Prescreening tools for diabetes and obesity-associated dyslipidaemia: comparing BMI, waist and waist hip ratio. The D.E.S.I.R. Study

B Balkau, D Sapinho, A Petrella, L Mhamdi, M Cailleau, D Arondel, M A Charles et al.
European Journal of Clinical Nutrition 2006, 60 (3): 295-304

OBJECTIVE: To compare the sensitivities of BMI, waist circumference and waist hip ratio (WHR) in identifying subjects who should be screened for diabetes and/or for obesity-associated dyslipidaemia.

DESIGN: Cross-sectional study.

SETTING: Central-western France.

PARTICIPANTS: More than 3000 men and women, aged 40-64 years, from the French study: data from an epidemiological study on the insulin resistance syndrome (D.E.S.I.R.).

MAIN OUTCOME MEASURES: Sensitivity and specificity for screened diabetes (fasting plasma glucose>or=7.0 mmol/l) and screened dyslipidaemia (triglycerides>or=2.3 mmol/l and/or HDL-cholesterol <0.9/1.1 mmol/l (men/women)) according to BMI, waist circumference and WHR.

RESULTS: Sensitivities increased as more corpulent subjects were screened, but they increased slowly after screening the top 30%: body mass index (BMI)>or=27/26 kg/m(2) (men/women) or waist >or=96/83 cm or WHR>or=0.96/0.83. These values were chosen as thresholds. In men, BMI had a nonsignificantly higher sensitivity than waist or WHR for both diabetes and dyslipidaemia (77 vs 74 and 66% P<0.3, 0.09; 56 vs 54 and 49% P<0.5, 0.16). For women, waist had a slightly higher sensitivity than BMI or WHR (82 vs 77 and 77% P<0.8, 0.7) for diabetes; for dyslipidaemia, waist and WHR had similar sensitivities, higher than for BMI (65 and 67 vs 54% P<0.16, 0.13).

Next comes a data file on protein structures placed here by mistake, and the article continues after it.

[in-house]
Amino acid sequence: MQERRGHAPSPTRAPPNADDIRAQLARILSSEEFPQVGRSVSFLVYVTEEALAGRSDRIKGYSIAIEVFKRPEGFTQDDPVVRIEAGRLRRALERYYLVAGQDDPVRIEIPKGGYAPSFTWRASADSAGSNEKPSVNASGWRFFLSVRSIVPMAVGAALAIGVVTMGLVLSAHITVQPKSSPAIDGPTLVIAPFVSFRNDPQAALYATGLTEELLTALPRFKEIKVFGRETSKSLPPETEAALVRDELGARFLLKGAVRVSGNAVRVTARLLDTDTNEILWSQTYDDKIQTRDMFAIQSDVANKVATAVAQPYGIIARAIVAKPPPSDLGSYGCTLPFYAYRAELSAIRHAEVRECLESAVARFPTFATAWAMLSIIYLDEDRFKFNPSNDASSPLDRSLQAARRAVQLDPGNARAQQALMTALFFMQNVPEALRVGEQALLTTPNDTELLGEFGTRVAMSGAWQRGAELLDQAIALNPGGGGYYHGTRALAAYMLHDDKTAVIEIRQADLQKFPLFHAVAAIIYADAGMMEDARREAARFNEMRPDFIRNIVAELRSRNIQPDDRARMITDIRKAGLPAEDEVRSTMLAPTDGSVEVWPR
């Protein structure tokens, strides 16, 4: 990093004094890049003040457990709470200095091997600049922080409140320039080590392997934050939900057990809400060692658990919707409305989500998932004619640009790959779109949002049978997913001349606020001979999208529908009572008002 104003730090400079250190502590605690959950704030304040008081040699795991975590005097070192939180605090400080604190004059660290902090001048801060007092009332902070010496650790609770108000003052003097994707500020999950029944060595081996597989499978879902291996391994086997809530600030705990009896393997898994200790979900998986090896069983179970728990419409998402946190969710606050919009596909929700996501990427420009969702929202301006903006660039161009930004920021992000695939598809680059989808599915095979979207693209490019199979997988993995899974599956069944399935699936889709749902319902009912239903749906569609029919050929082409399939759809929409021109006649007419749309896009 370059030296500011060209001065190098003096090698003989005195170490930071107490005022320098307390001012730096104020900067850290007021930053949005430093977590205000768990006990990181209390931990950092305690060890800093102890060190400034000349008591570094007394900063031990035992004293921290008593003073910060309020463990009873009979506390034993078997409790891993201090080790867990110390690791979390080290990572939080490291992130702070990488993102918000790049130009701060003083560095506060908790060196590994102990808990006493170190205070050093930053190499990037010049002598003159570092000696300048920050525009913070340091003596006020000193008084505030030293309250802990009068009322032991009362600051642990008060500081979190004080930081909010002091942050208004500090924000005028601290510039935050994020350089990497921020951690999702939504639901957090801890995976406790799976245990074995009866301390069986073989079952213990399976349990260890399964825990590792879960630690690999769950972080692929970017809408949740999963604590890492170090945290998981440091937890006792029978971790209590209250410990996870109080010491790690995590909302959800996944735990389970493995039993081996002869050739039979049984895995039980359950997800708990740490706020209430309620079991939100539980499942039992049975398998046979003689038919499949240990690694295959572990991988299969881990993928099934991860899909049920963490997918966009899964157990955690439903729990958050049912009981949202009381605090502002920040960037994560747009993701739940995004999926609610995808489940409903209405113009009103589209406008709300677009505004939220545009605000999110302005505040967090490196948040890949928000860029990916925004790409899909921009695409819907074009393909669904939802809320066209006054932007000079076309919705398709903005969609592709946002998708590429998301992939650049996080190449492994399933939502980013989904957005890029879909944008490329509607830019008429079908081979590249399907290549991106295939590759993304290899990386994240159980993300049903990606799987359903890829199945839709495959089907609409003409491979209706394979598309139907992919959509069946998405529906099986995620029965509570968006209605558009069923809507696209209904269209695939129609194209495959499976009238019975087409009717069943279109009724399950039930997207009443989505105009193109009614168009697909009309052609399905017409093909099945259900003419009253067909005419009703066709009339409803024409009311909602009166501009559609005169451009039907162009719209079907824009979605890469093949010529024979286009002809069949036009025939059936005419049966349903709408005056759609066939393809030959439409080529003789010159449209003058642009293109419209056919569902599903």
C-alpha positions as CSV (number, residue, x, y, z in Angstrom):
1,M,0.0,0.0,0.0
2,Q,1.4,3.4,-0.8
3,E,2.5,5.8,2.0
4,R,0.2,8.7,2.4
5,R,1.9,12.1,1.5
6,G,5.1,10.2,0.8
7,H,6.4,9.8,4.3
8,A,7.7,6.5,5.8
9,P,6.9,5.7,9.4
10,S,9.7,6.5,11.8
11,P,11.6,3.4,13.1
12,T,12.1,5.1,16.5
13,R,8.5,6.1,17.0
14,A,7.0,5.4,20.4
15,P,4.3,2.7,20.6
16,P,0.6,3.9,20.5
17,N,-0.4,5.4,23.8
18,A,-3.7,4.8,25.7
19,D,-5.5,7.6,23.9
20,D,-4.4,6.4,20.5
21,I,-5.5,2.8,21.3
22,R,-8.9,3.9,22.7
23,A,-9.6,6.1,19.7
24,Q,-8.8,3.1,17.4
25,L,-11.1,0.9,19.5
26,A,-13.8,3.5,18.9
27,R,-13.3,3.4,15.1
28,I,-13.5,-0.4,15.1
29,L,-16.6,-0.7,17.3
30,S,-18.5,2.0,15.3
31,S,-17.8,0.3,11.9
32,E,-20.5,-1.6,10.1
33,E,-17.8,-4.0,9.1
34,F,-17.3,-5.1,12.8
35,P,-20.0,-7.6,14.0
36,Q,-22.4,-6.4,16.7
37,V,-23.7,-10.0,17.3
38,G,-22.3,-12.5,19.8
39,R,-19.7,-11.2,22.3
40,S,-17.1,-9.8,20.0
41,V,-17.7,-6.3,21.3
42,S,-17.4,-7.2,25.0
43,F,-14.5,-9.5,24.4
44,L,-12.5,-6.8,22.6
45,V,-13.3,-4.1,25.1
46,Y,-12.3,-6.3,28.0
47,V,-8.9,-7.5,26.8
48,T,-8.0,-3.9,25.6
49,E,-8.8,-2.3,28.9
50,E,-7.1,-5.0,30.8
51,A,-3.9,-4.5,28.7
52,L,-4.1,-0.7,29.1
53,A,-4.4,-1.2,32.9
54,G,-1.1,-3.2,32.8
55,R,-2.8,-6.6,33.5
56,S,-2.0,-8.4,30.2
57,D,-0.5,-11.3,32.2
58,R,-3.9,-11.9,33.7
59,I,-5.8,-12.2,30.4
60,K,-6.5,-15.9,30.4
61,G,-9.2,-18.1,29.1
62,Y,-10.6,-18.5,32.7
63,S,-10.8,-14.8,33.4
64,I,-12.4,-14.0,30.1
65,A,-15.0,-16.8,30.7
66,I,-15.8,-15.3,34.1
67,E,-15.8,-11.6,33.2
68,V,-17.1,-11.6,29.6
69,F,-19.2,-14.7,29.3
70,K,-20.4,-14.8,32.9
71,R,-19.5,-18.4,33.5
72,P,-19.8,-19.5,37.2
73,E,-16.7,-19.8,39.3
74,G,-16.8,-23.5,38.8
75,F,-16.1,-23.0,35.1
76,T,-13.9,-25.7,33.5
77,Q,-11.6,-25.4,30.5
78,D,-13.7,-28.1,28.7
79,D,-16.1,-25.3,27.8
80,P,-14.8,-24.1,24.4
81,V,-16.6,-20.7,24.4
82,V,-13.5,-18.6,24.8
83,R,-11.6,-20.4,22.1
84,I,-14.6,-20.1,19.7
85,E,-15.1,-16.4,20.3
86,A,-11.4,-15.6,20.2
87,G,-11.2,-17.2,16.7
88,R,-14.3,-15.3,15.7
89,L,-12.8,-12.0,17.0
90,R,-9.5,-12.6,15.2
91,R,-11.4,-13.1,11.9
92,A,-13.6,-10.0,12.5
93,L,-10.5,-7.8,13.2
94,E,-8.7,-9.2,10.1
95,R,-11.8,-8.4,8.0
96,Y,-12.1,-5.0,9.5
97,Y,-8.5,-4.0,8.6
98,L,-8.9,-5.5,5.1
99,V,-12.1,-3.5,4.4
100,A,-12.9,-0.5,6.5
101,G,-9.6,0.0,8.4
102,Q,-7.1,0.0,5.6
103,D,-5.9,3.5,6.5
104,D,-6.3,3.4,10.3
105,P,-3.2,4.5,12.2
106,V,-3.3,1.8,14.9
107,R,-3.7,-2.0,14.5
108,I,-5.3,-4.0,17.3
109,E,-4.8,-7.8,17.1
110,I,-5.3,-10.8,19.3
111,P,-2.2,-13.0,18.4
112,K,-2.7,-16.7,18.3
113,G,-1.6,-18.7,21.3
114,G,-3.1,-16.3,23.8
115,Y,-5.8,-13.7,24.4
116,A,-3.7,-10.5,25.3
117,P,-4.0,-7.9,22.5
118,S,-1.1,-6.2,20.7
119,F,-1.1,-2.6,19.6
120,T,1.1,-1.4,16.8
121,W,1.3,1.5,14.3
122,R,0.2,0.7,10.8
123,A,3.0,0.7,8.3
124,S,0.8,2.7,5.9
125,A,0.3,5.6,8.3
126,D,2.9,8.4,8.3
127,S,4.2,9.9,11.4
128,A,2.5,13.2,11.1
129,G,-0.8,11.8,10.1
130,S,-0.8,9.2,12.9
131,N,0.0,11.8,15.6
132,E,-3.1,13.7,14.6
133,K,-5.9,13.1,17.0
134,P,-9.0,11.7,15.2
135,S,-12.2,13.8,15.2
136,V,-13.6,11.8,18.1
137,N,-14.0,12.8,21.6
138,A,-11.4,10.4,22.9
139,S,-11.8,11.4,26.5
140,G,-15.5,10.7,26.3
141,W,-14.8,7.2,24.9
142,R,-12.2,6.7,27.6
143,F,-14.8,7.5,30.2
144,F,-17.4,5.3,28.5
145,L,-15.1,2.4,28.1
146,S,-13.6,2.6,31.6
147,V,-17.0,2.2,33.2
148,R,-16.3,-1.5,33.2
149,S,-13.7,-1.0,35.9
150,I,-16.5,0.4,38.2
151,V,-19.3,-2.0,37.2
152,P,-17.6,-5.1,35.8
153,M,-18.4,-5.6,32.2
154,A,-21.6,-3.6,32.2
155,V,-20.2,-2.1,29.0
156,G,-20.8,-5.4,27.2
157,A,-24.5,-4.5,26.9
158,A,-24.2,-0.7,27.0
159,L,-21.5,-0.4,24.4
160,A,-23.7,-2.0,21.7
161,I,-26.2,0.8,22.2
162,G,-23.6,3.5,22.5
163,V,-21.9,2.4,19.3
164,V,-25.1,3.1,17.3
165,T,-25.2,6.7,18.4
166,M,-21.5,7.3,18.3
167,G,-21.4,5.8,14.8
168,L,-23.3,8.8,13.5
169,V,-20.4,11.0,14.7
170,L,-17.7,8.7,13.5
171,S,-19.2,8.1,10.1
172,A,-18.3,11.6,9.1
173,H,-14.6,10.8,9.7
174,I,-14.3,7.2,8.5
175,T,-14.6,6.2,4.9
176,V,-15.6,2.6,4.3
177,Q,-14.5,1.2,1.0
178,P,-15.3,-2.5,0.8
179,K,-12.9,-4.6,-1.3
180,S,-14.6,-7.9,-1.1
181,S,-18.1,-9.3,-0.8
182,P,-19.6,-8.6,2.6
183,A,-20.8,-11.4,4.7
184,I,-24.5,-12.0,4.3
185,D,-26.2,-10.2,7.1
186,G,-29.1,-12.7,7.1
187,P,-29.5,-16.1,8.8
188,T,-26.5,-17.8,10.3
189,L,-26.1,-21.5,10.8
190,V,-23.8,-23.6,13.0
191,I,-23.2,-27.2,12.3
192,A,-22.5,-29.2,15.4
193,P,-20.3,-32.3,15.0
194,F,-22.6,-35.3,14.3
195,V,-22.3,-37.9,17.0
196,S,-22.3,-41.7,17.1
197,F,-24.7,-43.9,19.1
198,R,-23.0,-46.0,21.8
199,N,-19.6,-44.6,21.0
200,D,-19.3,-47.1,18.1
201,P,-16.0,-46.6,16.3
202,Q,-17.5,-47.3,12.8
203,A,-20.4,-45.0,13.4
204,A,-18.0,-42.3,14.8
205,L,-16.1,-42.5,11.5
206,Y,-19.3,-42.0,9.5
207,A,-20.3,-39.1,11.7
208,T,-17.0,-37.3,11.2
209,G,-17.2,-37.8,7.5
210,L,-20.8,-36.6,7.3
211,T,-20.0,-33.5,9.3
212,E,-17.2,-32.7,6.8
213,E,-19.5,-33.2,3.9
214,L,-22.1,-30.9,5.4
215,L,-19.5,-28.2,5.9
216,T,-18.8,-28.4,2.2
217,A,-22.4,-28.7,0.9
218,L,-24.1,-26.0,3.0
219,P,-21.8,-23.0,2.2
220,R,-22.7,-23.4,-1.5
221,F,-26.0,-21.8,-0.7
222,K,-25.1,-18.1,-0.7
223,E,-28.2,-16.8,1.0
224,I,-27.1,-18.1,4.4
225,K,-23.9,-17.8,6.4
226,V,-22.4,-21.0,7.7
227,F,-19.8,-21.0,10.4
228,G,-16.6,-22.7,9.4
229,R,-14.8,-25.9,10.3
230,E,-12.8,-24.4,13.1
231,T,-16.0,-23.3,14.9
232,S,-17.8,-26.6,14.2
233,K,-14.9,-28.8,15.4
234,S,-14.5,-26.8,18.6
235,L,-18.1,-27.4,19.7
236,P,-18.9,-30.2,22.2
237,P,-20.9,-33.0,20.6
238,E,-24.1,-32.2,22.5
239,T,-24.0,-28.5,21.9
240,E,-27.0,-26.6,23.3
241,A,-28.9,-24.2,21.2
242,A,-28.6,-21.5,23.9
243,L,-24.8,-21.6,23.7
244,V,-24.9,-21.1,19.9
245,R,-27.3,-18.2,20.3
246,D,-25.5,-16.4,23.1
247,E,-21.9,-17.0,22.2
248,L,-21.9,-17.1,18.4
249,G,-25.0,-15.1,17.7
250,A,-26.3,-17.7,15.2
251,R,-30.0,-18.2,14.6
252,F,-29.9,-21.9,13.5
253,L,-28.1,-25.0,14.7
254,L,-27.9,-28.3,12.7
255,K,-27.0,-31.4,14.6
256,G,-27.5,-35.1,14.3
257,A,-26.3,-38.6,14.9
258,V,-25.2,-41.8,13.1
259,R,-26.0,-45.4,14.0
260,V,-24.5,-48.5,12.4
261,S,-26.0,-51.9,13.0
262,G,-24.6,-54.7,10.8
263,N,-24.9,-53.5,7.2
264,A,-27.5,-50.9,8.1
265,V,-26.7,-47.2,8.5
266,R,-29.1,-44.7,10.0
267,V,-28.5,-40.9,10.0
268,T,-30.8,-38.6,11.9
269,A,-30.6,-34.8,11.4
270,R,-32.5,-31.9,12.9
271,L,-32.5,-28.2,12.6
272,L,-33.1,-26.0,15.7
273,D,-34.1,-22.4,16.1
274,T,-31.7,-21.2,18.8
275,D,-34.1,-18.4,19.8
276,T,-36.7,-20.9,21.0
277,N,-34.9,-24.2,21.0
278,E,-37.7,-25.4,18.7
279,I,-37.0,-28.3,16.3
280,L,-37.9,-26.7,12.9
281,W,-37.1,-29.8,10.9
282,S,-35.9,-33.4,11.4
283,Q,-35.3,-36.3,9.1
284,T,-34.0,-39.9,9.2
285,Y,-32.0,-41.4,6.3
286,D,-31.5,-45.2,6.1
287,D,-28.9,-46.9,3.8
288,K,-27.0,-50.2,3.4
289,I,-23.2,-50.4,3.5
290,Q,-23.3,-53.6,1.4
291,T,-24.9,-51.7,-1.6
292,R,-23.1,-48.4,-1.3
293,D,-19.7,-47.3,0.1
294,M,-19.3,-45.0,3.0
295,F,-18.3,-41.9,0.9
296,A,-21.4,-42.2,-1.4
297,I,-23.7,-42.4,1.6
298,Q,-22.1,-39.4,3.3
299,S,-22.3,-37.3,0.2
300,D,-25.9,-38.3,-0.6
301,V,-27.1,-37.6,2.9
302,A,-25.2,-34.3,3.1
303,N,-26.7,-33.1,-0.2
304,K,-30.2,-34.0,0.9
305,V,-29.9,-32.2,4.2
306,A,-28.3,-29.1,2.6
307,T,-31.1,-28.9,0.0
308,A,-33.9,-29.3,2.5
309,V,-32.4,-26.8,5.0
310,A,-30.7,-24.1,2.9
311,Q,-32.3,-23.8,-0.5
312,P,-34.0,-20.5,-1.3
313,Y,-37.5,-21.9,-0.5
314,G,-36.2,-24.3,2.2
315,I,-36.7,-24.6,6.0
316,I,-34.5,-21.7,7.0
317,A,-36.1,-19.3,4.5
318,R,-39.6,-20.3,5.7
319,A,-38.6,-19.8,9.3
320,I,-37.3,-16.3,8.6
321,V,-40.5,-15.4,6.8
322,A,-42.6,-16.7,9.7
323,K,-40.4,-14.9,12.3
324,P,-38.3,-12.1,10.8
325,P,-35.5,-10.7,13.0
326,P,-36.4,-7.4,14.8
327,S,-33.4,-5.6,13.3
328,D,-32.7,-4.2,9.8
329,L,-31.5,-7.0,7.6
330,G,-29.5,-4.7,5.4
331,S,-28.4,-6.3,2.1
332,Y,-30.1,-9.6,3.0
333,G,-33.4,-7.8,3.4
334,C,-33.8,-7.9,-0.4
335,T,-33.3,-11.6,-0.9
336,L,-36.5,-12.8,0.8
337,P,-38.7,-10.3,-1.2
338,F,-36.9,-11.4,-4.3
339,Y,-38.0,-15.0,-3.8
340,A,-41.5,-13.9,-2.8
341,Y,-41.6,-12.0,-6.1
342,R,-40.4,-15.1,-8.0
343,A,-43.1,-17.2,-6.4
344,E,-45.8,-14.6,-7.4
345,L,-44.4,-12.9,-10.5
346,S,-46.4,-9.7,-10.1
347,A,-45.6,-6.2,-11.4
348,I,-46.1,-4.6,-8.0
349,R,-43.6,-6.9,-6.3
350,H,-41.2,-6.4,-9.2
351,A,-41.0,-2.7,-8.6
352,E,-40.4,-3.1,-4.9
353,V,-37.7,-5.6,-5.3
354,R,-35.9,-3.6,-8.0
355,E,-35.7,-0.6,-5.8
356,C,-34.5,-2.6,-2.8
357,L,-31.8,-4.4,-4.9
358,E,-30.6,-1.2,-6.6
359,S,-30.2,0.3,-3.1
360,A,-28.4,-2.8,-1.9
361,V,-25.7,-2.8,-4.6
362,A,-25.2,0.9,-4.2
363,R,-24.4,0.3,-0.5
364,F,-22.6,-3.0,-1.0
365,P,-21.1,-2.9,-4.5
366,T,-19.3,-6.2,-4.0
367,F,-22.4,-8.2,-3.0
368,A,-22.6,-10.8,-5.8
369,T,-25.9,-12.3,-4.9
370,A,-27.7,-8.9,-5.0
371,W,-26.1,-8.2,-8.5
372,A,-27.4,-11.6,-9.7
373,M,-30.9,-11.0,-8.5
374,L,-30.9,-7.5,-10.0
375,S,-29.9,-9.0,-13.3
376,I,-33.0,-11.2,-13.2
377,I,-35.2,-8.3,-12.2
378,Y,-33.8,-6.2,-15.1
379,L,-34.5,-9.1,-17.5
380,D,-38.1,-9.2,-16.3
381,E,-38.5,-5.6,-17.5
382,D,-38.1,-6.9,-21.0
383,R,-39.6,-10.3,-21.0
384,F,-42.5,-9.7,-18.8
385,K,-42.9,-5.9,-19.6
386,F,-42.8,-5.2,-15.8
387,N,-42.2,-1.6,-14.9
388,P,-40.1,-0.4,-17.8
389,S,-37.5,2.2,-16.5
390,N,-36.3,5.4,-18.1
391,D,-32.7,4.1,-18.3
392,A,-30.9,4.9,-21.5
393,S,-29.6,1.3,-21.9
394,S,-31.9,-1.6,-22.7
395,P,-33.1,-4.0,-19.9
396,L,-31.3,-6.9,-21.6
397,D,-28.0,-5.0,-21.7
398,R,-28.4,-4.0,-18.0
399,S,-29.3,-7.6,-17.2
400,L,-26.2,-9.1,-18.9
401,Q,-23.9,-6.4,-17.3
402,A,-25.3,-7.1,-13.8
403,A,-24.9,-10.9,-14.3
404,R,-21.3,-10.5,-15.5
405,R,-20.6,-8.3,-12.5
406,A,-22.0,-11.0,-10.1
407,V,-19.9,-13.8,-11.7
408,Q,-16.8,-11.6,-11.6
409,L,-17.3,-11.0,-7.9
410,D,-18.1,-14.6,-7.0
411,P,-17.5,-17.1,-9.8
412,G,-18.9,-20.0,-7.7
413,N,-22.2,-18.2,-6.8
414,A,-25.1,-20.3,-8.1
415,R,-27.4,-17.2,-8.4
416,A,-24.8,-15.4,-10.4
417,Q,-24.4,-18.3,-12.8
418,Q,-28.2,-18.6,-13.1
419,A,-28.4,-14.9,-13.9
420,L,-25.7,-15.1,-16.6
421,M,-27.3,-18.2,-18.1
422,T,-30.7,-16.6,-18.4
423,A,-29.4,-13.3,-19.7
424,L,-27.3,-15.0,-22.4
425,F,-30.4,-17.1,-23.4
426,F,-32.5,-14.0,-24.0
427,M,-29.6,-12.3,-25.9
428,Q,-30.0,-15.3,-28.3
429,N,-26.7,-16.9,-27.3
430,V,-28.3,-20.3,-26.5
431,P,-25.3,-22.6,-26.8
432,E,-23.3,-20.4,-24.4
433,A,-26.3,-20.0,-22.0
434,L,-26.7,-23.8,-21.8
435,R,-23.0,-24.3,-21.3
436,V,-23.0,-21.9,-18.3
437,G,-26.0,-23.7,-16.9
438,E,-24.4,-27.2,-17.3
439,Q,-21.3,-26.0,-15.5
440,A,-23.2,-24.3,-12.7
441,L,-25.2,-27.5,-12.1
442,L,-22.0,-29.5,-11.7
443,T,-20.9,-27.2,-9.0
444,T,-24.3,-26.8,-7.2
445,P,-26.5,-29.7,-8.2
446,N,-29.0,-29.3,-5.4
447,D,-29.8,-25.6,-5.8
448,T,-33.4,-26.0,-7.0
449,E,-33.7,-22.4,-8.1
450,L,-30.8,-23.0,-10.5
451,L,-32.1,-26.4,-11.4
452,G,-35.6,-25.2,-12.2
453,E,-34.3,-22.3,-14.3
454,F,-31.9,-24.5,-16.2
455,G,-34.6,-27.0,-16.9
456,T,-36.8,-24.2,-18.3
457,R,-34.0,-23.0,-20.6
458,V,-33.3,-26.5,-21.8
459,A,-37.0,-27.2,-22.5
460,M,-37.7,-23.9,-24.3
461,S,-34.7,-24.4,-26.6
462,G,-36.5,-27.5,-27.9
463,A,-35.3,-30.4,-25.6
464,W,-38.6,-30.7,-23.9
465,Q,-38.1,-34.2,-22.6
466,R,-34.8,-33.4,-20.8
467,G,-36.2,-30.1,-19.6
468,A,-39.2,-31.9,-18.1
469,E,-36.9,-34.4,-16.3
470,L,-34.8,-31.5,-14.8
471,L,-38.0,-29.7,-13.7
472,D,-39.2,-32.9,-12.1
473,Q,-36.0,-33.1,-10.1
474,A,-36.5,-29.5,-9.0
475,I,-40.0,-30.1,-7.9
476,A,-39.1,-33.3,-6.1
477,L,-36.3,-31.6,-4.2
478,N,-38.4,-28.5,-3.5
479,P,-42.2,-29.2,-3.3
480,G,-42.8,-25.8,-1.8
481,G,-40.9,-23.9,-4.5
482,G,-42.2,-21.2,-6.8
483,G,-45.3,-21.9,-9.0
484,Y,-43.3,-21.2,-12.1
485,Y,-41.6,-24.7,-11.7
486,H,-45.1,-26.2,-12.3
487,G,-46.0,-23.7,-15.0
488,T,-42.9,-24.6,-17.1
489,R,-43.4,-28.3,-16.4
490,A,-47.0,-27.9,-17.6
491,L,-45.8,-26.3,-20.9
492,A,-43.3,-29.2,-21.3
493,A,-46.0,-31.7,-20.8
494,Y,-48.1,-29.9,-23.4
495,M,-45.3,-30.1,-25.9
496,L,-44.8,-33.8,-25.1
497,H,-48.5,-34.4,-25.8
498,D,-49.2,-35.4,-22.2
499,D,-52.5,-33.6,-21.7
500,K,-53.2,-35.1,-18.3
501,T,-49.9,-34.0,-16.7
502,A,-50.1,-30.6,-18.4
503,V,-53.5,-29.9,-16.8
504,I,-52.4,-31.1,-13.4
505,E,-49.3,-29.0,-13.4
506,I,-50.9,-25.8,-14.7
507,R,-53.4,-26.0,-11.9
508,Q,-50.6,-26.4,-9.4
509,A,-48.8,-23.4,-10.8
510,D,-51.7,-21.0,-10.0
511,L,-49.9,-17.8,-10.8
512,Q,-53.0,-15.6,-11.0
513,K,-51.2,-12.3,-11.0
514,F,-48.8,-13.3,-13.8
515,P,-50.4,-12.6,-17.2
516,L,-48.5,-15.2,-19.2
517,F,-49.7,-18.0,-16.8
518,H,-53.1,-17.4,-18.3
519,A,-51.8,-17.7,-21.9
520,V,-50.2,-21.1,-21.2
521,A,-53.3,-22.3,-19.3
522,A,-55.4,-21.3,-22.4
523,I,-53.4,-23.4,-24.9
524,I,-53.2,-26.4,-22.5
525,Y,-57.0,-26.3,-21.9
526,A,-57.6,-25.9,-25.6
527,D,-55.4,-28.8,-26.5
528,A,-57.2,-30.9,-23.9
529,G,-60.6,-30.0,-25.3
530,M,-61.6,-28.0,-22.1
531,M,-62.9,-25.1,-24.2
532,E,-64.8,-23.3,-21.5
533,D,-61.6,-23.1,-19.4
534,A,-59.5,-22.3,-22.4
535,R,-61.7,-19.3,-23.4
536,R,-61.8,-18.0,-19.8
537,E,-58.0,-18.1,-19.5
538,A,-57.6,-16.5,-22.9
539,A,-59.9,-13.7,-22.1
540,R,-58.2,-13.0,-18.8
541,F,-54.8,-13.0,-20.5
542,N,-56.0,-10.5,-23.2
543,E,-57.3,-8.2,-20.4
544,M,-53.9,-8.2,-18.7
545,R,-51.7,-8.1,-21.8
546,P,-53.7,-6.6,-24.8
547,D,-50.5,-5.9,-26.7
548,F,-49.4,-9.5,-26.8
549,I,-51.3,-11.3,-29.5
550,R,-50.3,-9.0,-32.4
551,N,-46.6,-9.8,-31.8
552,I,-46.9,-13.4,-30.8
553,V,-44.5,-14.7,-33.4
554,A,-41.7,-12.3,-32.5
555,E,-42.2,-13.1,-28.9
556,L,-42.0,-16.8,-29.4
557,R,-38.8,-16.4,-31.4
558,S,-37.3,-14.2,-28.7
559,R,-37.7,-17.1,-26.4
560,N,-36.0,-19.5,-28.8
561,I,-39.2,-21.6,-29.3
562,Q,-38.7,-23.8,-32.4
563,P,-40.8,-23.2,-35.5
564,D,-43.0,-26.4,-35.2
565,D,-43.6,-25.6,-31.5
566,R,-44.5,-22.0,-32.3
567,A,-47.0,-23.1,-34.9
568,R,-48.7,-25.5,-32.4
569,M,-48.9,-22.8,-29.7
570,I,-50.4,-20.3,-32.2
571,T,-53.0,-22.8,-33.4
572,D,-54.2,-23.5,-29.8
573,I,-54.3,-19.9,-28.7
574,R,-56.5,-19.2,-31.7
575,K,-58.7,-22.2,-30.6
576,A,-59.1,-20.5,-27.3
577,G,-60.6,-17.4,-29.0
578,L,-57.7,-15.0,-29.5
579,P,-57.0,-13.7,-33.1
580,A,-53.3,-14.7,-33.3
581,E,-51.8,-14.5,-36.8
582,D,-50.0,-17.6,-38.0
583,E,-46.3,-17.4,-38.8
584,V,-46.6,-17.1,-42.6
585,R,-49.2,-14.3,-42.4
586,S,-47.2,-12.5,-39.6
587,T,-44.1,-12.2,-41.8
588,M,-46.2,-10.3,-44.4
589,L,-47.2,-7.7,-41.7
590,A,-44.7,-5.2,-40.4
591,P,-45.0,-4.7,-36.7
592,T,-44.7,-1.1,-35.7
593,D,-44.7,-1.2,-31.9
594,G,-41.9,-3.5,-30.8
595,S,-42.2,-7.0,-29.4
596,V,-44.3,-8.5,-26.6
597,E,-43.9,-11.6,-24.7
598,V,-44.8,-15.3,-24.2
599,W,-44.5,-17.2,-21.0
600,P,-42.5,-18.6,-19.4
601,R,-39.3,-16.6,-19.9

CONCLUSIONS: We propose that for screening in a French population 40-64 years of age, the more obese 30% of the population, identified either by BMI, waist or WHR be screened for diabetes and obesity-associated dyslipidaemia.

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